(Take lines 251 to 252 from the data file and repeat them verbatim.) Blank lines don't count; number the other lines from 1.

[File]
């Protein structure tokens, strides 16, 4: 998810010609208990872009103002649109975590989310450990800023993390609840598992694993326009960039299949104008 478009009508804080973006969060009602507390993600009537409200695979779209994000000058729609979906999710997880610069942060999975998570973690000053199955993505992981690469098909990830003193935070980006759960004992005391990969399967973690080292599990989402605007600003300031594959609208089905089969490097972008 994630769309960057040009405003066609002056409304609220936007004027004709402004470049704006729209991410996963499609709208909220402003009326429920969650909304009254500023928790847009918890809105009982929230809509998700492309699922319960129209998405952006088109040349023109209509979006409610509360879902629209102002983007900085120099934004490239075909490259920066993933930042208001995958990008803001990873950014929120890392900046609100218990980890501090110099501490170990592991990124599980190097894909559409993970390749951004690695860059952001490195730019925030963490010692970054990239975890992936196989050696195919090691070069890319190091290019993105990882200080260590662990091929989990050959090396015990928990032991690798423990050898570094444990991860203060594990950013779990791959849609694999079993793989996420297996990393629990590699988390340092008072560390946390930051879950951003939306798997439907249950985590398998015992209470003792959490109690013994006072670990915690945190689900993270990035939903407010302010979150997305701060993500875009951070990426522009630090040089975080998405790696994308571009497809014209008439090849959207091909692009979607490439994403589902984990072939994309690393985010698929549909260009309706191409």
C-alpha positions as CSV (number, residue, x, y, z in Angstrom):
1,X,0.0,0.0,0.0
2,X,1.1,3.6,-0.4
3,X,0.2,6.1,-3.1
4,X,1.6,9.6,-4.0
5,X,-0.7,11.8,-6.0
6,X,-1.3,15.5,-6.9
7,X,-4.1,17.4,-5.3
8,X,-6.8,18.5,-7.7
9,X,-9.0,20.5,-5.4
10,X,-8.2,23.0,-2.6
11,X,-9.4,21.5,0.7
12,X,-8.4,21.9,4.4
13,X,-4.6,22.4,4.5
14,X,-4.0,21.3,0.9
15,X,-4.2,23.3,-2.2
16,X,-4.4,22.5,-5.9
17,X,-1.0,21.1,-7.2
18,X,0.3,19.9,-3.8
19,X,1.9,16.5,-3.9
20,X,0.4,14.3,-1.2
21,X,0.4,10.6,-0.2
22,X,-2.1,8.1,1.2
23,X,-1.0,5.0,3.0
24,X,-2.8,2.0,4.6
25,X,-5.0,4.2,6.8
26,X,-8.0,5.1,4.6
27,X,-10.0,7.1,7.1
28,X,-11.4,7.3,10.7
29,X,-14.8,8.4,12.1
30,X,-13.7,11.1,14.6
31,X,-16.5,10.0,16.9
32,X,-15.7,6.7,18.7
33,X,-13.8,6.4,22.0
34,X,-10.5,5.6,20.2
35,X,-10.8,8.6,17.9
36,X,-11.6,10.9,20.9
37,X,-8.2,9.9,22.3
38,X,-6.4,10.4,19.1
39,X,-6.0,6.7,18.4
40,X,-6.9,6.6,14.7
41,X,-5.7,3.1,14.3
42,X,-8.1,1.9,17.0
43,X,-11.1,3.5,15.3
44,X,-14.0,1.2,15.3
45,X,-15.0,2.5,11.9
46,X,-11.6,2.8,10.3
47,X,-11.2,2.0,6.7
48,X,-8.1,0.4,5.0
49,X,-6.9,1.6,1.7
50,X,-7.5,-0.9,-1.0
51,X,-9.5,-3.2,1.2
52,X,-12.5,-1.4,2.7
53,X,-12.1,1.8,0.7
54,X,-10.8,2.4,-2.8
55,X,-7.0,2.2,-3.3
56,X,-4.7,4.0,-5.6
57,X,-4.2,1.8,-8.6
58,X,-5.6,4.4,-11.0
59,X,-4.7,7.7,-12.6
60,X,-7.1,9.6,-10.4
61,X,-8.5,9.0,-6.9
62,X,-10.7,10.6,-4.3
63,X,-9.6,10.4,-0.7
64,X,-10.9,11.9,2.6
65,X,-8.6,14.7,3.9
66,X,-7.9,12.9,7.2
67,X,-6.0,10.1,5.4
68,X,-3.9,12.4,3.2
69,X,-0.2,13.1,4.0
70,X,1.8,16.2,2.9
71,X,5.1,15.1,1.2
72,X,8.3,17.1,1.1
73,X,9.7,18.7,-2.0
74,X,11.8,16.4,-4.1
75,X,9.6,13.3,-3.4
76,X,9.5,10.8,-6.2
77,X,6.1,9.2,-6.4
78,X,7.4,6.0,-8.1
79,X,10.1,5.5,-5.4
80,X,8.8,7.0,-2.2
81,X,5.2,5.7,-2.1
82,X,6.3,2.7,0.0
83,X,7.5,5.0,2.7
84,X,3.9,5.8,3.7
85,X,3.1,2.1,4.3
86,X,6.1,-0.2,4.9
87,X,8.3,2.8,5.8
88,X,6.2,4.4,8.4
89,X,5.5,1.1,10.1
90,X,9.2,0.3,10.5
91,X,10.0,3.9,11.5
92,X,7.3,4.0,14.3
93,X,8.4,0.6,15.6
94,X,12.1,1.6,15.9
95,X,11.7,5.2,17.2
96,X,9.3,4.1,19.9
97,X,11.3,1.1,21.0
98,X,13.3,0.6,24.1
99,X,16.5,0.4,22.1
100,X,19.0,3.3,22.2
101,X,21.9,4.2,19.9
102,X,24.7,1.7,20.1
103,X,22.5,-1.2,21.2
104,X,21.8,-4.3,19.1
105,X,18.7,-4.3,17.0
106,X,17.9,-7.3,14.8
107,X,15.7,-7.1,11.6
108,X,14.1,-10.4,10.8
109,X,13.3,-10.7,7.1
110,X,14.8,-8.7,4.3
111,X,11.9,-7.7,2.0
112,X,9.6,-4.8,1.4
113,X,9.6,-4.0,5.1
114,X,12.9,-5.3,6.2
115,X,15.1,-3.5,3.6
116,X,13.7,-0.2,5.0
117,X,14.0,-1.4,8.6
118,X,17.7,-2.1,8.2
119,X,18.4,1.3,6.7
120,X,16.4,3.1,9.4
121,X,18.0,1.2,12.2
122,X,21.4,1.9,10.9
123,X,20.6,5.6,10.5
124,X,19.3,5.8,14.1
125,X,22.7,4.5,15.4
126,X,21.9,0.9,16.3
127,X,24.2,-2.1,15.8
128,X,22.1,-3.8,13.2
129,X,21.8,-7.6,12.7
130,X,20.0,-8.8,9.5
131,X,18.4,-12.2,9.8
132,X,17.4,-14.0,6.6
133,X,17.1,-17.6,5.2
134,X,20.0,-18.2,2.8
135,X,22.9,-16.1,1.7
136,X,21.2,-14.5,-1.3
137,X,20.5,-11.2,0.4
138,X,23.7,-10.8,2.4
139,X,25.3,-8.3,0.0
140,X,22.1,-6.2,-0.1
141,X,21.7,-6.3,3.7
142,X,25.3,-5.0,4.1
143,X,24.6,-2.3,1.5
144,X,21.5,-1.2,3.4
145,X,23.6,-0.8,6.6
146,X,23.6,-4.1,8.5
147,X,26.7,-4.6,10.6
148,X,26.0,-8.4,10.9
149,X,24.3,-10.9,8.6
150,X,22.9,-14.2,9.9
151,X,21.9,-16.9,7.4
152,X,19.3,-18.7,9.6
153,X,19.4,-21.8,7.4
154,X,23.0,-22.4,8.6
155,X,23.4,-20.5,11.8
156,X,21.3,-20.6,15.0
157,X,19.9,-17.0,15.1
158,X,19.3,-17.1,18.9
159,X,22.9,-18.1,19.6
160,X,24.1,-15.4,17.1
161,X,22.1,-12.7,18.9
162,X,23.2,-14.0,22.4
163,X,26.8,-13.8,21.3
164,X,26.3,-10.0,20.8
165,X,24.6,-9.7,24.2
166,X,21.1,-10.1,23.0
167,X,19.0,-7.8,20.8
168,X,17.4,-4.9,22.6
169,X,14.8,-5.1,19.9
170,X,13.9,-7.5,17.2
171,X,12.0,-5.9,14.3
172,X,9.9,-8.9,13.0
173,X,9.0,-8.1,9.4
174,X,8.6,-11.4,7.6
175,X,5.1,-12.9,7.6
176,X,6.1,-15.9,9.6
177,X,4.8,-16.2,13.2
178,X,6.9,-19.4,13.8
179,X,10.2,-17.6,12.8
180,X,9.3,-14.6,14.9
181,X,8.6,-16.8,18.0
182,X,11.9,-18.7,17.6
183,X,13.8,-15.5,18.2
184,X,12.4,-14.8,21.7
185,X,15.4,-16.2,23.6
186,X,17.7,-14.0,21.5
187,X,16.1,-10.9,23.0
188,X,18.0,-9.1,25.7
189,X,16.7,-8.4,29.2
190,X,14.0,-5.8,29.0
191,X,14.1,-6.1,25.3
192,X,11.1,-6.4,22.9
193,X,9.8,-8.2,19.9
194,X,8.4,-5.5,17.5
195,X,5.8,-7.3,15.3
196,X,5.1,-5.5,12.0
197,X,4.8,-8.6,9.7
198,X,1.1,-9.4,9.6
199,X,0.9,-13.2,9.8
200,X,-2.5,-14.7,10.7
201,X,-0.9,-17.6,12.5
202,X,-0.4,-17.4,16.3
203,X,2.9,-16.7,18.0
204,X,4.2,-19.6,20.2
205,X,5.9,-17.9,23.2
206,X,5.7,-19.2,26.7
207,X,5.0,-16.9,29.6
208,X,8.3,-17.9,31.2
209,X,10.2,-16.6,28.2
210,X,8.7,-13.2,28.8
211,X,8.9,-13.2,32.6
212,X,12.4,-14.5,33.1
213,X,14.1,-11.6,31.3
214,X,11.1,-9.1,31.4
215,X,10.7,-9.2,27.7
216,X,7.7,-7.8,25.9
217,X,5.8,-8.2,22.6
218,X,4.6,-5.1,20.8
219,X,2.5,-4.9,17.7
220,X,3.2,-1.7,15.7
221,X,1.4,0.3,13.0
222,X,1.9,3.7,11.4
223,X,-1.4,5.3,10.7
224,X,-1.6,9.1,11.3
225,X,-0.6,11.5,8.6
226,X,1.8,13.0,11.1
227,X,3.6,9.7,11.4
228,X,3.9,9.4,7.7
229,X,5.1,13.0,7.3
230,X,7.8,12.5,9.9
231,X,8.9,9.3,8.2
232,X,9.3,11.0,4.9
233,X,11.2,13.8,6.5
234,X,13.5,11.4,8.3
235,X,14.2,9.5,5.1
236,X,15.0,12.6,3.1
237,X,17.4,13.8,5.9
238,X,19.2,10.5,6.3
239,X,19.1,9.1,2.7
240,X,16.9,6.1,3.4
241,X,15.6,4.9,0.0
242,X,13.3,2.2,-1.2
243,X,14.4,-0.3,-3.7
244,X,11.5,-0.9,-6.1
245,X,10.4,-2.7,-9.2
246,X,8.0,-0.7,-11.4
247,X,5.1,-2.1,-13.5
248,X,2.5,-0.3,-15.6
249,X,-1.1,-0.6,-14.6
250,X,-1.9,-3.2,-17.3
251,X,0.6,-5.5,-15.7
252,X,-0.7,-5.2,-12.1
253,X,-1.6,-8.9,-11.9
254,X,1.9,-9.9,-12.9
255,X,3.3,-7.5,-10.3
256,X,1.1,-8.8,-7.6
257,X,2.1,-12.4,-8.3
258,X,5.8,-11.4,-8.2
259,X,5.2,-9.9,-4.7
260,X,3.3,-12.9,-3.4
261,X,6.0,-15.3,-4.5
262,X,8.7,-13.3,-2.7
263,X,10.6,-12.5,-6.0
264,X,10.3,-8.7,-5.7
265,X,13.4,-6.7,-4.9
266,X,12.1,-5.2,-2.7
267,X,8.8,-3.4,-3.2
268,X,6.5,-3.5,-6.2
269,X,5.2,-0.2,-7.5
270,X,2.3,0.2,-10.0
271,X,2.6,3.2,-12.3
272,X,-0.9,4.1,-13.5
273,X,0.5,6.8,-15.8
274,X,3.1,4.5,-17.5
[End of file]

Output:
249,X,-1.1,-0.6,-14.6
250,X,-1.9,-3.2,-17.3